With Portugal’s selection “Festival da Cançao” having its second Semi-Final this weekend, James sat down to look at the acts in the second semi-final. Are there any potential Eurovision winners in the Portuguese selection once more?
Lara Laquiz – “O lugar”
James – 6 – A fairly ordinary pop banger. Lara as a vocalist does not leave much of an impression, playing it way too cool and disinterested for a track like this. If she’s not going to get too excited, then why would I? I’d put this on in the background, but no way would I want to hear this on a Eurovision stage.
Dan Riverman – “Lava”
James – 6 – A basic piano ballad with some random synthesized faffery in the background to create an ethereal mood piece. Portugal has quite a few adult contemporary tracks in the running this year, but this one has the least staying power of the bunch. If I ever was the unwinding type, I’d maybe settle down for the night with a glass of merlot and read Elizabeth Barrett Browning’s “Sonnets from the Portuguese” is on while this is on instead of rage-driving on Forza Horizon 4 while Cryptopsy’s “None So Vile” plays. But since the Russian kids I play Forza Horizon 4 with know “Hard Rock Hallelujah,” I’m going to hazard a guess “Lava” will not be their jam at Eurovision either.
Mariana Bragada – “Mar doce”
James – 8 – Sounds like a Topanga Canyon hippie acoustic guitar and drum circle jam. As I played this I thought Ed Begley Jr was going to rush over in his Tesla and smoke up outside while talking about the beets he grows in a window box. That being said, like Joao Campos and Soraia Tavares, Bragada’s excellent vocals lead the way. She is a mesmerizing vocalist and will enchant you. Fun fact: At 27%, Israel has one of the highest rates of cannabis consumption in the world. That might be an omen for Mariana.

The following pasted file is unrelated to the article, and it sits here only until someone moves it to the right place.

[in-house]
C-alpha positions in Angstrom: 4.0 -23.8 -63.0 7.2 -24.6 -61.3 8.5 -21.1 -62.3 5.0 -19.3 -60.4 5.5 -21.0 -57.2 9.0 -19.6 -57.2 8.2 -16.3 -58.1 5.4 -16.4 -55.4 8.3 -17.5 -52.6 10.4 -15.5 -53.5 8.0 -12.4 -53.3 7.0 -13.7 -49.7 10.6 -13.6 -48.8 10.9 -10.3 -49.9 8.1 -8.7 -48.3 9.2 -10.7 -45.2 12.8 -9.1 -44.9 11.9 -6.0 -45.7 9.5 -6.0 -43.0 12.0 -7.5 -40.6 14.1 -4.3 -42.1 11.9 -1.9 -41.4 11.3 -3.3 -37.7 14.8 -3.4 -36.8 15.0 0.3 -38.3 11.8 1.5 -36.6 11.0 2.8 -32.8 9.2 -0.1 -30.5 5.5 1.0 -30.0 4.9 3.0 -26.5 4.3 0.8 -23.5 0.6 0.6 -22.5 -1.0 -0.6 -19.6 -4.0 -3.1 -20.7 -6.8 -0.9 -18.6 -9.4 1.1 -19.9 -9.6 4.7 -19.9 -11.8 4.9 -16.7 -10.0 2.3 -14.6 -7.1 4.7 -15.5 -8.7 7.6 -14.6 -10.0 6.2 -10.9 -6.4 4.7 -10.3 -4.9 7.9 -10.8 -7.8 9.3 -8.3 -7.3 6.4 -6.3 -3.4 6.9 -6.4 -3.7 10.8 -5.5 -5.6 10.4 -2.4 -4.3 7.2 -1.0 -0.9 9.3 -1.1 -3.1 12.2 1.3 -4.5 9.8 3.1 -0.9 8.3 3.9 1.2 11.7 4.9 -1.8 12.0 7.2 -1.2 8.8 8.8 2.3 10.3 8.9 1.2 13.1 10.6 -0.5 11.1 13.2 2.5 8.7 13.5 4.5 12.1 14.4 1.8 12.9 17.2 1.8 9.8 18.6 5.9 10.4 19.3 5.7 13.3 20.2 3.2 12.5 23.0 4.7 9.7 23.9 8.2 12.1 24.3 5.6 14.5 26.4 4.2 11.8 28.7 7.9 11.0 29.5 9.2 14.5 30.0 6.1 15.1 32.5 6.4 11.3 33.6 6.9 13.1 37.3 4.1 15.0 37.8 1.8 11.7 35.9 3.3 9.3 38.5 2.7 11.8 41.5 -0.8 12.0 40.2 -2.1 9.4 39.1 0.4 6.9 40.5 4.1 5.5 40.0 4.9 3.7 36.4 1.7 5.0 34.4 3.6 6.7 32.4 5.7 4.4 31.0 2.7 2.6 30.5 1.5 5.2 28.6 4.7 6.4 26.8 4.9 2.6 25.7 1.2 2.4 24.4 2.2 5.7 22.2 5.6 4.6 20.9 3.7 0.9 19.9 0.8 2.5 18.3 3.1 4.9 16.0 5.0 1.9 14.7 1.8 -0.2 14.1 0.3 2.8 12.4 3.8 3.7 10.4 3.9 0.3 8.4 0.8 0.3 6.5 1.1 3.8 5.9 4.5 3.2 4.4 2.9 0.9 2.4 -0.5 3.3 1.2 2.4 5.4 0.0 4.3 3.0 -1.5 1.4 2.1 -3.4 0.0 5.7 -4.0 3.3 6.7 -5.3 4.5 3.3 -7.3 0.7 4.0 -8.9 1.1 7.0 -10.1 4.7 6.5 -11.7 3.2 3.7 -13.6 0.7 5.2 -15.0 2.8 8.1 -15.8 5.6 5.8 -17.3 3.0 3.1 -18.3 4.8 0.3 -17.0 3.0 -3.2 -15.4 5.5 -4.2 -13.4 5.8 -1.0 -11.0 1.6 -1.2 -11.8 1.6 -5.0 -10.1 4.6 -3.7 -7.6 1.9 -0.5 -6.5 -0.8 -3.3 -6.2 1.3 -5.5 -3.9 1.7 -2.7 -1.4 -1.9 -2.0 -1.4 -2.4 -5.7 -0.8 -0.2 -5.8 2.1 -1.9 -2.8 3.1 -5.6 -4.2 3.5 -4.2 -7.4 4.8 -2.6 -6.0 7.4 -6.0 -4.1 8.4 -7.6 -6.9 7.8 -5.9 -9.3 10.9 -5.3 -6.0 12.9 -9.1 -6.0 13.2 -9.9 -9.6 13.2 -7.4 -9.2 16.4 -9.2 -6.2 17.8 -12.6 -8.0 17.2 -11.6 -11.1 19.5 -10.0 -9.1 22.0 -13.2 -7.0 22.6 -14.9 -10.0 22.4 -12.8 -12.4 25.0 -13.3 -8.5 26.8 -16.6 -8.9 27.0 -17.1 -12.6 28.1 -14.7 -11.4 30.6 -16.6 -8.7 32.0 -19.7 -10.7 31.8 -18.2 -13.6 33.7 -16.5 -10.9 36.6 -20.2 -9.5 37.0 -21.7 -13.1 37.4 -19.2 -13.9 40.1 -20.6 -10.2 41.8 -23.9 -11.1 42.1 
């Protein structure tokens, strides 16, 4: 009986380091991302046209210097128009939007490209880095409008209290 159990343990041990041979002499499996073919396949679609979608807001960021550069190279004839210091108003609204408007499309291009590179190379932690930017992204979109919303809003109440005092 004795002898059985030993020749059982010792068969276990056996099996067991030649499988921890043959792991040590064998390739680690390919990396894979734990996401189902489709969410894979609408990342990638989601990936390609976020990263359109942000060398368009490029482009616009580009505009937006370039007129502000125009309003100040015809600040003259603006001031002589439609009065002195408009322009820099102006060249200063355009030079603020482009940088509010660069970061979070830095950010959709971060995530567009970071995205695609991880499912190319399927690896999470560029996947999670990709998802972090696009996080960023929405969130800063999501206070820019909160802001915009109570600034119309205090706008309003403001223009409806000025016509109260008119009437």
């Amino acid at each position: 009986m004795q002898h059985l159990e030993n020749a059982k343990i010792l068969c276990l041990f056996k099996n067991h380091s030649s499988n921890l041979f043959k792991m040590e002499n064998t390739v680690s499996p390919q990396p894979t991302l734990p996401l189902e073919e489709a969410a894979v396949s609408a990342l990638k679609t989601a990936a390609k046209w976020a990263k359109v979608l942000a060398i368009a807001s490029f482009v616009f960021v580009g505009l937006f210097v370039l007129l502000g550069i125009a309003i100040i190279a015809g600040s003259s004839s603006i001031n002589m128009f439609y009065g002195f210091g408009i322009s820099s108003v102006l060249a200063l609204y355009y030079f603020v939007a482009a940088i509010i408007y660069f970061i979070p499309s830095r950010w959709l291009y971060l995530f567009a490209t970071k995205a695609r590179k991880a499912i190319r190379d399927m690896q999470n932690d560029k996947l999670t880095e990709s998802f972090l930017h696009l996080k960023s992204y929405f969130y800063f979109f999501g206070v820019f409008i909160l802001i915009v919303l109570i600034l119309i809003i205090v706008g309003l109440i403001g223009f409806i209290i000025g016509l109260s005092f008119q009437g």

Joao Couto – “O jantar”
James – 8 – Is it me, or does this sound like a Portuguese Ben Folds Five? It’s a pleasant enough indie-pop ditty with piano and violin. There’s a slightness to this, and it will get blown away if it’s played after something bombastic. I actually like this, but there is an intimacy to it (appropriate as the song is called “The Dinner”) that may not work in Tel Aviv. This song is for the set that debates on whether the Volvo S60 is preferable to an Audi A4 or if Malbec is an underrated varietal.
Madrepaz – “Mundo a mudra”
James – 6 – What’s with the face paint on the band photo on the lyric video? I was expecting a Portuguese Dimmu Borgir and ended up with some ‘70s AM radio folk rock instead. And does Madrepaz mean “Mother Peace”? Portugal brings the hippie again. I’ve given slack to some of the other hippie numbers here because of great vocalists (Mariana Bragada), but there’s something about Madrepaz’s male vocalist’s warm tone that puts me to sleep.
Surma – “Pugna”
James – 1 – What the f&%$ is this ambient nonsense? Sounds like a talking baby doll playing over a backing track you’d hear at a New Age retreat. Conan Osiris is showing how you bring in more experimental electronica to create a cohesive piece. There is absolutely nothing compelling or interesting about “Pugna.” It can barely be defined as a song.
Mila Dores – “Debaixo du luar”
James – 9 – After all the wine jokes, here’s a jazzy number you’d expect at a martini bar. Unlike the instrumentation on some of the other entries, this one builds nicely. Mila is another great singer and displays quite a bit of range here. I’ve also said that there’s been a few slight pieces here that would get blown away in Tel Aviv, but I think this one could have staying power, especially with the right staging. As Uncle Rick would say, “this will class up the place for the chicks.”
NBC – “Igual a ti”
James – 9 – This is an interesting one. A guitar like in a Western, some slowed down bass, and anthemic vocals like an ‘80s ballad. In a way, it reminds me of Labi Siffre’s “Something Inside So Strong” in its taking a message (about refugees) but not being preachy and the repetition of “Da-me a tua mao” (Give me your hand) to make it more personal and urgent than the more patronizing message songs such as “Do They Know It’s Christmas?” This is not pointless, hollow virtue signaling, but a heartfelt plea to recognize people in need as being just like you.
James has been very impressed with Portugal’s selection this year, and he gave another pair of 9 out of 10 scores, this time to NBC and Mila Dores.
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